Chili Peppers — Nature’s Miracle
Read and learn about this powerful vegetable:
These spices are known for the hot flavor, hot peppers are primarily used for culinary purposes, as a spice added to various dishes and also as sauces.
Chili doesn’t just offer culinary uses but it is well known for the health benefits, it can also be used for self-defense
There are many kinds of chili peppers but the most popular varieties of chili peppers are; Cayenne, jalapeno, habanero and serrano peppers.
Chili spices were first cultivated by farmers in Central and South America, regions whose cuisines are well known for their piquant flavor. Today, hot peppers are grown all over the world, but the largest commercial producers are; Mexico, China, Spain, Nigeria, and Turkey.
Chili contains a bioactive plant compound known as capsaicin, which is in charge for its hot and spicy kick. Capsaicin is concentrated in the white inner membrane and seeds; the more capsaicin it contains, the spicier is the pepper. Whether eaten fresh, dried or powdered, chili peppers can set fire on your tongue and even tears in your eyes.
What Makes Chili Peppers Healthy?
Capsaicin doesn’t offer just a pungent oral sensation in your mouth, the endorphin rush makes this chemical compound an effective cure for pain and other medical conditions.
Dr. Aswin Mehta, the director at the University of Miami’s Miller School of Medicine, says: “capsaicin is used for all kinds of arthritis pain, for neuropathic pain as well as dermatologic conditions that have a painful itch. Capsaicin has shown promise in weight loss by helping reduce calorie and shrinking fat tissue.
Chili peppers also offer the benefits below:
- Helps Fight Inflammation
Capsaicin has antioxidant and anti-inflammatory property, and it has shown potential for treating inflammatory diseases and cancer. Actually, a research published indicated that it can suppress the growth of prostate cancer.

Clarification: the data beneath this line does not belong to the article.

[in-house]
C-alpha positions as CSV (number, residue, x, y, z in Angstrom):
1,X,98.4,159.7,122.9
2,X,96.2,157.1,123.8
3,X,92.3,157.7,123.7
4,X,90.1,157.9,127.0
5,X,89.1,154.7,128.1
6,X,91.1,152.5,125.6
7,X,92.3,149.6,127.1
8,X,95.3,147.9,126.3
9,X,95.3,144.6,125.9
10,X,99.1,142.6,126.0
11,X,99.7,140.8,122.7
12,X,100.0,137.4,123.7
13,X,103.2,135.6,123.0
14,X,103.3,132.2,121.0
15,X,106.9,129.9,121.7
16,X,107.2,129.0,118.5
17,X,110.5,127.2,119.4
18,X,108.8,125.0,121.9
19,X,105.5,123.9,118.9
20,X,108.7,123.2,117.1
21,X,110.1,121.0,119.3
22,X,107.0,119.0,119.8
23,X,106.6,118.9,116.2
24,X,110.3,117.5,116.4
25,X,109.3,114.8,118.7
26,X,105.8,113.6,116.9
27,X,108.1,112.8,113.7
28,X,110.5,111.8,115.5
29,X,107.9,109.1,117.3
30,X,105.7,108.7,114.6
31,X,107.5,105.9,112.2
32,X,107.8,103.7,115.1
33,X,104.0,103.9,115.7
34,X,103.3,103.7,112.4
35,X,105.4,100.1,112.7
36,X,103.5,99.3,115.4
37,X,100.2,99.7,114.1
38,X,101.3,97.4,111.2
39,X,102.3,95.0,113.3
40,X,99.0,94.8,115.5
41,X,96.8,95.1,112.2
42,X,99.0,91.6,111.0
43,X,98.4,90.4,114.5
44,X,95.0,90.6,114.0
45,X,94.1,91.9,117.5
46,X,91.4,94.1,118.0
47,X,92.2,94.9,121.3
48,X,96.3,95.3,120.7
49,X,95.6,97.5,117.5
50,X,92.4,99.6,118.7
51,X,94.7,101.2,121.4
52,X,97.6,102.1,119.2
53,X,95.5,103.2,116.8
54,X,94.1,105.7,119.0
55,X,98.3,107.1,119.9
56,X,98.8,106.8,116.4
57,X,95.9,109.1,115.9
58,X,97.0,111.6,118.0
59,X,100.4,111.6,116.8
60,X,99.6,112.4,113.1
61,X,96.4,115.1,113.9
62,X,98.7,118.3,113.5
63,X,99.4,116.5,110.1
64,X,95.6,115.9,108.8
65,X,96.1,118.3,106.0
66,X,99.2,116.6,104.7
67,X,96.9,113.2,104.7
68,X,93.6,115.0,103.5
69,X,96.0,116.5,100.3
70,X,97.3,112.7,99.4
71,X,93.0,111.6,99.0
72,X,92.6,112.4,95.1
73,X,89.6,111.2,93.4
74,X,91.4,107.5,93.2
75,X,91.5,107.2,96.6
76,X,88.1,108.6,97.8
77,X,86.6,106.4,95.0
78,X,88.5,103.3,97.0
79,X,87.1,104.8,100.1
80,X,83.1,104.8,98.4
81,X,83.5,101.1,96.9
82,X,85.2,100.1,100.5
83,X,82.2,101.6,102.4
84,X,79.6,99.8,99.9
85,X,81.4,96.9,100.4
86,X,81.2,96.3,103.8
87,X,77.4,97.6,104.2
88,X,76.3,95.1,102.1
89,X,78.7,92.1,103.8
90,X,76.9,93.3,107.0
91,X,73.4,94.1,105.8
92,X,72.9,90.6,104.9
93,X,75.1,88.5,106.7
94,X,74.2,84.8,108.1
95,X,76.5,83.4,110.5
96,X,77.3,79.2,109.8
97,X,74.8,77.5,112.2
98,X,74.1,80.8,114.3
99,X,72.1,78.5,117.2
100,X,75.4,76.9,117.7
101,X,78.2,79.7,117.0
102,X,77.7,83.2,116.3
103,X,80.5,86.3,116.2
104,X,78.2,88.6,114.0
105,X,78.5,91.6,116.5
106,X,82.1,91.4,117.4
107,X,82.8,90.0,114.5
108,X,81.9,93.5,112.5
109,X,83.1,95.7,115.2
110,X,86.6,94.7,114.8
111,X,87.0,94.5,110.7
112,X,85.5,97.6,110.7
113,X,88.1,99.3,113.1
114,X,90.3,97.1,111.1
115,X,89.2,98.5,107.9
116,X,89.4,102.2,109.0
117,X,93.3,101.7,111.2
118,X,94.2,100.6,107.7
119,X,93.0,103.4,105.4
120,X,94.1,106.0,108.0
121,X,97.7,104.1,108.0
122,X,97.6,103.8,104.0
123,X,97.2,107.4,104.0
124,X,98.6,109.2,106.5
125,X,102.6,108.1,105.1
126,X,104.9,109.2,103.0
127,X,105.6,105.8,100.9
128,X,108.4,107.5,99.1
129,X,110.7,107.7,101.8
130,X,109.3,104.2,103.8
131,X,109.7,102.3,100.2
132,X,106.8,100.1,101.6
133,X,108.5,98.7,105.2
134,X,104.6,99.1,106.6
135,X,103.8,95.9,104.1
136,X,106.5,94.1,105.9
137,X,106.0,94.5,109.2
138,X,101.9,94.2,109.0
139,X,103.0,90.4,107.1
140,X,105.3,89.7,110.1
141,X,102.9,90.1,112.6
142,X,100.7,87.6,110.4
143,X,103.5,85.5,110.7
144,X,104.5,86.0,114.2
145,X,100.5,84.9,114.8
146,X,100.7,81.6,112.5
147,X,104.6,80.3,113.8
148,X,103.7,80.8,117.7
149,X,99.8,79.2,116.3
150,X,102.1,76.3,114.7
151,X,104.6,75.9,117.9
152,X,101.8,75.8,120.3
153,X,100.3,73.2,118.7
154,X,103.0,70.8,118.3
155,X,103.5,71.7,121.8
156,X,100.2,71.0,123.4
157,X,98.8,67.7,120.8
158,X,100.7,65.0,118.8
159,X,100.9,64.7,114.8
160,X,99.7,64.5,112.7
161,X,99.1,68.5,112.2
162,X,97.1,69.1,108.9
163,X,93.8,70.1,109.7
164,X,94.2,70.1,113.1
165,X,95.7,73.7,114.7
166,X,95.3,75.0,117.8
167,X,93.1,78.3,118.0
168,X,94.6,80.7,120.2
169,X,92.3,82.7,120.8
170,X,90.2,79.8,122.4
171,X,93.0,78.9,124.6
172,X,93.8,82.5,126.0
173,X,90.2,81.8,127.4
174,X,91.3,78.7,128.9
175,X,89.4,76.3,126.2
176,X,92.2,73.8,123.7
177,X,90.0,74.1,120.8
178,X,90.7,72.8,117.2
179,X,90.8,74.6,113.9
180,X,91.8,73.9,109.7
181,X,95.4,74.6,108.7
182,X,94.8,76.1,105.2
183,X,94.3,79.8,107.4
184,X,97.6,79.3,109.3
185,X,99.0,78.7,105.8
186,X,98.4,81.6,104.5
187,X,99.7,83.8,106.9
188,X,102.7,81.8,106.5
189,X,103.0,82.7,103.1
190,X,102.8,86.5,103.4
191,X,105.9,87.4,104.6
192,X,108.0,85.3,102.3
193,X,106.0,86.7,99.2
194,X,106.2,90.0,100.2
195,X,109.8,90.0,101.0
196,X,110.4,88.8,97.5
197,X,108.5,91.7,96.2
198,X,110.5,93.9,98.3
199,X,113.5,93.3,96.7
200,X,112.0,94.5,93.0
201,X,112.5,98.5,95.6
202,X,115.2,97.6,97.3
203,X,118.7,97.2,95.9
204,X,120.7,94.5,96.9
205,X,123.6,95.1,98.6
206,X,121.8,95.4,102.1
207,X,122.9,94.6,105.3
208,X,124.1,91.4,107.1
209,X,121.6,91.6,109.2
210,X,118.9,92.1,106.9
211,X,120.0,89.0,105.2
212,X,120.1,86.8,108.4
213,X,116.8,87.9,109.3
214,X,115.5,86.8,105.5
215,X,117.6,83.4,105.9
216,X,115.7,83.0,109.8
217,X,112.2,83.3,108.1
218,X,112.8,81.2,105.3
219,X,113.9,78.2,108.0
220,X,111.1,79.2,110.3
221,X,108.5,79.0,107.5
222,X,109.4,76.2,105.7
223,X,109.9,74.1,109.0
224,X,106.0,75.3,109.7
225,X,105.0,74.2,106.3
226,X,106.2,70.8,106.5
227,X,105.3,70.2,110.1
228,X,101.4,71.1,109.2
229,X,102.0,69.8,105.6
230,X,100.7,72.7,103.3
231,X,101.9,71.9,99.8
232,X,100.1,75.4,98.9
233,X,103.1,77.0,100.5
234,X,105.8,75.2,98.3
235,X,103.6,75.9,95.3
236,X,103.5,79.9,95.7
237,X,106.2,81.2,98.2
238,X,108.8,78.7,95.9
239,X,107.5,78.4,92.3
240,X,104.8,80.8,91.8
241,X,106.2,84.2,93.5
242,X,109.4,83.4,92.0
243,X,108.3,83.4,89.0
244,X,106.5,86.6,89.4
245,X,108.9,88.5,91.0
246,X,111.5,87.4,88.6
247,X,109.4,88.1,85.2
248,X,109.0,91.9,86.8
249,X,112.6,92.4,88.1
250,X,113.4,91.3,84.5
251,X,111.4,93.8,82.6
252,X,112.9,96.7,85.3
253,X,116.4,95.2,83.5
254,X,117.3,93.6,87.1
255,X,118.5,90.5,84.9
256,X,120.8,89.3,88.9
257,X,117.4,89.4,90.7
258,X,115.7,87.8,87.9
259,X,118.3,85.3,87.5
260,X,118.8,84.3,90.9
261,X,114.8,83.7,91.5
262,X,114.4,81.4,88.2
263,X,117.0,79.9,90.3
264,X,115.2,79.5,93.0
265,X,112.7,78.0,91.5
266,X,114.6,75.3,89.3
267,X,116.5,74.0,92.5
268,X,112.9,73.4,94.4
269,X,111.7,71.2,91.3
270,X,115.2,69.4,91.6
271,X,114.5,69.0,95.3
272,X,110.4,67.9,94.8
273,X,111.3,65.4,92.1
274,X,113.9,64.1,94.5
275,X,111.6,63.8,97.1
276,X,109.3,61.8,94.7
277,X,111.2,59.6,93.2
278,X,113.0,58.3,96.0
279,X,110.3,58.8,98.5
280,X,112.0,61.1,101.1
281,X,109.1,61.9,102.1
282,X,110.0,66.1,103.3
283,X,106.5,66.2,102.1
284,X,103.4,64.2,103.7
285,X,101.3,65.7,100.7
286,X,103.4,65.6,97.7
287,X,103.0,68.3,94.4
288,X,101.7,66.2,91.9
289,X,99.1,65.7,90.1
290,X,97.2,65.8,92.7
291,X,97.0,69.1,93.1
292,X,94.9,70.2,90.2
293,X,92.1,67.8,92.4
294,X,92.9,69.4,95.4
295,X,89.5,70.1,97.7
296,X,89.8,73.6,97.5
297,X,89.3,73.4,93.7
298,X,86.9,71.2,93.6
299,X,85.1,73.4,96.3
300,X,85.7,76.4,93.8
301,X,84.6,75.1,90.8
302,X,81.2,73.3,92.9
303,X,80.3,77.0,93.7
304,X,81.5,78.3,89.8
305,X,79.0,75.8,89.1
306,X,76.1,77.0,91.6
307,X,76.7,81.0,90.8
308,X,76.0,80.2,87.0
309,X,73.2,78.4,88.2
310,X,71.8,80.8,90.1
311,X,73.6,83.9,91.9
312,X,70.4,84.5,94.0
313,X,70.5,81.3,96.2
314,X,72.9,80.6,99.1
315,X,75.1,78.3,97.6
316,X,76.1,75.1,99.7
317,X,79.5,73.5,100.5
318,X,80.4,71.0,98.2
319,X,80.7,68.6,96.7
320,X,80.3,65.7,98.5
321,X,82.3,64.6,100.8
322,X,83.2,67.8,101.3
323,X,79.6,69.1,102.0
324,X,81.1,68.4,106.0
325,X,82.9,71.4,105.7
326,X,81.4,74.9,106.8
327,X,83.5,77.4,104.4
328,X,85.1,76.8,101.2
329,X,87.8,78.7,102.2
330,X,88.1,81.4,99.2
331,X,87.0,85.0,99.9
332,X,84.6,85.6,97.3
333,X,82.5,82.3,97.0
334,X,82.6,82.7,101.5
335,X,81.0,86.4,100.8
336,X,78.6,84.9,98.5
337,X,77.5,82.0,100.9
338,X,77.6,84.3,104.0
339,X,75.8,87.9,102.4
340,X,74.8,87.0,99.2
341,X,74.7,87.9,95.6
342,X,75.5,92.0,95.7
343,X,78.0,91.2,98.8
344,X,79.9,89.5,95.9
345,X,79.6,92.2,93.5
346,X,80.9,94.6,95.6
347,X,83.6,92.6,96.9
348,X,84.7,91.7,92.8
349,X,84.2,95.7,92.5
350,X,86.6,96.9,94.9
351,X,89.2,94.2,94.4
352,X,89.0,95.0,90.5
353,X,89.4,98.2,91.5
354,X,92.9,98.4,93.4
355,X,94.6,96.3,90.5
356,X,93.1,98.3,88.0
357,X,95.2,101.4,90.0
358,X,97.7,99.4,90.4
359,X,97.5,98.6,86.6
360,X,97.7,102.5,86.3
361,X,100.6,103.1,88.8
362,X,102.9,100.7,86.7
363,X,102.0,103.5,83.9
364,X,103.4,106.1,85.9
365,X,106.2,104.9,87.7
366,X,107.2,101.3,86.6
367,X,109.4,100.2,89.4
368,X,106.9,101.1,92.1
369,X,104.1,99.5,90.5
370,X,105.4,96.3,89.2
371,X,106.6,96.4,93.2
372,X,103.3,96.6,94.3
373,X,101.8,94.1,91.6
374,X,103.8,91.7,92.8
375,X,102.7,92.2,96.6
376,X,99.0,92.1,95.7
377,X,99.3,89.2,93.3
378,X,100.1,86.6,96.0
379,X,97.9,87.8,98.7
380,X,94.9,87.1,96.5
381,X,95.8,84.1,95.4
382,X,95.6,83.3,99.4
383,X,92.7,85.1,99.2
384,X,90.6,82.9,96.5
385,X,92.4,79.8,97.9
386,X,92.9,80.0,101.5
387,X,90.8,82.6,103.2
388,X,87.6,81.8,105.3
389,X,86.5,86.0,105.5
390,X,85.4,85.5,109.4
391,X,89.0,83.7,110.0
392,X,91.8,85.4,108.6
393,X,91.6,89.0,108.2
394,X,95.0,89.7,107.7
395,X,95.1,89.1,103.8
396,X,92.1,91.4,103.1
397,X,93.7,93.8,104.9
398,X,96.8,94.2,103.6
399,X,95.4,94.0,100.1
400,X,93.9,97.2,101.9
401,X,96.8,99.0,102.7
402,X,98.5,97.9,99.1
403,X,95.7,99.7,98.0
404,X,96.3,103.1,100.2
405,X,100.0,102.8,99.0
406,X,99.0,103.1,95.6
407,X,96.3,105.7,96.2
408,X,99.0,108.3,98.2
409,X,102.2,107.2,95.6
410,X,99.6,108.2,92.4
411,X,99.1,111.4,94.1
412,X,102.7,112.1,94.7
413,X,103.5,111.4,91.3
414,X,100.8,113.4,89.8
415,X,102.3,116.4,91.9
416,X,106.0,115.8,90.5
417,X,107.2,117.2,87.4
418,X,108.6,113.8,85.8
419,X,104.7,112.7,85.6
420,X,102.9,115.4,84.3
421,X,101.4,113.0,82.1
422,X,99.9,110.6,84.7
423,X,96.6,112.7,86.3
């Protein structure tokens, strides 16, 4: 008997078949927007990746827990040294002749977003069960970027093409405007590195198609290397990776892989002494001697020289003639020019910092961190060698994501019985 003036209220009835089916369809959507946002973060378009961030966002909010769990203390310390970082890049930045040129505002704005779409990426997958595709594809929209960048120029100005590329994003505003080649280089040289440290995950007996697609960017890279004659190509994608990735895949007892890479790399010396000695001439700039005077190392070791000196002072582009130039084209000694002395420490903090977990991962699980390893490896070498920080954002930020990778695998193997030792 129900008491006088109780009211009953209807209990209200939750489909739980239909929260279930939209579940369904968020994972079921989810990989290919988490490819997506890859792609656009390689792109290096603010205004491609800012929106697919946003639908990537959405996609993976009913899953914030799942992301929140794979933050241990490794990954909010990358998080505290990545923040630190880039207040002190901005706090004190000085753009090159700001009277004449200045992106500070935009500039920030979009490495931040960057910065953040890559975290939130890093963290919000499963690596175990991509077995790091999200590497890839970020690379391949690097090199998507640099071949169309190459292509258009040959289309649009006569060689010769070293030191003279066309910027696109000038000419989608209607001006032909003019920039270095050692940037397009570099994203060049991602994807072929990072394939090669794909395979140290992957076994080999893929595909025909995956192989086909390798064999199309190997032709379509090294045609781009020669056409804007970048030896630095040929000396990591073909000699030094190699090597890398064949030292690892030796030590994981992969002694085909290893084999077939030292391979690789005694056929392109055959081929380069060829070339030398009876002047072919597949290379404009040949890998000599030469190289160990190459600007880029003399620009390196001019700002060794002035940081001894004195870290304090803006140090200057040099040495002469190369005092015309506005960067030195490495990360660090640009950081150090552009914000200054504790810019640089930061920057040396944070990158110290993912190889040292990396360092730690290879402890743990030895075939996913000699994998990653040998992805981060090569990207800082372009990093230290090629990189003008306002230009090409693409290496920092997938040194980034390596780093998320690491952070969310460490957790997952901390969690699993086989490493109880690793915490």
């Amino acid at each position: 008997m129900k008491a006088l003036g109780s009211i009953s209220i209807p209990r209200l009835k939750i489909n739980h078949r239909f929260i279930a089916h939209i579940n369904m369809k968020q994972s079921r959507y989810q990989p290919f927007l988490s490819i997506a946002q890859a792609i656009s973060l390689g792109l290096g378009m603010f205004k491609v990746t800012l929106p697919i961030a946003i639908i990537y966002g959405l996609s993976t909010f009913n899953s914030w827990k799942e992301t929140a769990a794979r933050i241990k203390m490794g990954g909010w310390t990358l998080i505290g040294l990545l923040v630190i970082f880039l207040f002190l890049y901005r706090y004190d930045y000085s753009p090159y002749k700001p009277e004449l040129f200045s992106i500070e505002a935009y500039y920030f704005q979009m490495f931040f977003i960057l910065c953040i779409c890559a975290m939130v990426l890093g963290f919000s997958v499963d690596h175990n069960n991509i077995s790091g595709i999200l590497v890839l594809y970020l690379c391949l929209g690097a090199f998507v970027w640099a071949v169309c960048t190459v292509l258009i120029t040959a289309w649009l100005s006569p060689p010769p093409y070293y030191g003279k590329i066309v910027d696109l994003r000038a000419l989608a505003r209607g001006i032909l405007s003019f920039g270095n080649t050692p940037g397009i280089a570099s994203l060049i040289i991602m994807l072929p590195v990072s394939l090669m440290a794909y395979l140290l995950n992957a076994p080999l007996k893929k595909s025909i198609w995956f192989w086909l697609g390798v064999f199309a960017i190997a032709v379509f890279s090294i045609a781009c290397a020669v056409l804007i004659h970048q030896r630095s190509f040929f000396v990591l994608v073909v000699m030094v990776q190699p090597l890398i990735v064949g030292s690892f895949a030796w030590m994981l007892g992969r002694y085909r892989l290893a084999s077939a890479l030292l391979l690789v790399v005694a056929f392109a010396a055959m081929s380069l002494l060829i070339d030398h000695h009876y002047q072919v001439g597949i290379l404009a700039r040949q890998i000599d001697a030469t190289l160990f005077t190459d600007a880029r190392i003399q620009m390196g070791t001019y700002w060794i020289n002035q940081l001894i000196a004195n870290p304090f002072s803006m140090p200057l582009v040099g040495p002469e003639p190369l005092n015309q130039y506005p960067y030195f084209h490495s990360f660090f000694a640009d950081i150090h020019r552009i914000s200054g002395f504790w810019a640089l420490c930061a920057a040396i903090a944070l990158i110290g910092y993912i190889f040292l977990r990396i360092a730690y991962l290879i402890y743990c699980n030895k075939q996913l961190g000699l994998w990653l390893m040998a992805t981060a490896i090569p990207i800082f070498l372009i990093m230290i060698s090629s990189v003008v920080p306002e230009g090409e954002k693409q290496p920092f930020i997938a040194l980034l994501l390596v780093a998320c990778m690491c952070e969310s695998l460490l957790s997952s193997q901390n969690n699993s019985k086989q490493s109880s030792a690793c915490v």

- Boosts Immunity
Chilies are rich in beta-carotene, which is transformed to vitamin A in the body. This vitamin is important for maintaining healthy mucous membranes to protect the body from invading pathogens, the microorganisms that cause disease.
They are also rich in vitamin C, which helps the body to produce white blood cells that fight germs.
- Helps Reduce Insulin Levels
Another well-known benefit of eating chili is that they help with blood sugar level management. A study concluded that the regular consumption of chili peppers may reduce the risk of hyperinsulinemia (the blood’s high insulin levels).
- Protects Your Heart
Capsaicin helps the reducing of triglycerides, cholesterol and platelet aggregation. Studies have shown that it may support the body in dissolving fibrin, which can prevent the formation of blood clots.
Cultures that use chili peppers regularly in cooking have a much lower heart attack and stroke rates.
- Prevents Sinusitis and Relieves Congestion
An additional health effect of the compound capsaicin is the ability to address nasal congestion by helping clear mucus from your nose. It has antibacterial properties and can fight chronic sinus infections.
Chili also contains other beneficial compounds, including:
- Capsanthin – Is the primary carotenoid – an antioxidant- in red peppers, giving them the red color and typically accounting for up to 60 % of the antioxidant content.
- Lutein – Most plentiful in immature, green chili peppers, it can help to maintain and improve eye health.
- Violaxanthin – Is the main carotenoid found in yellow chili peppers, which accounts for 38 to 69 % of their total content.
- Sinapic acid – Known as sinapinic acid, an antioxidant which is known for its neuroprotective potential.
- Ferulic acid – This compound is known that can in protection against diabetes, cardiovascular and cancer diseases.
The Other Uses of Chili
Chili doesn’t just offer health and culinary uses, it is also used for self-defense. The OC (Oleoresin Capsicum), the extract from red hot chili peppers, is the active element in pepper spray. Pepper spray can cause the breathing difficulties, runny nose, pain in the eyes and momentary blindness.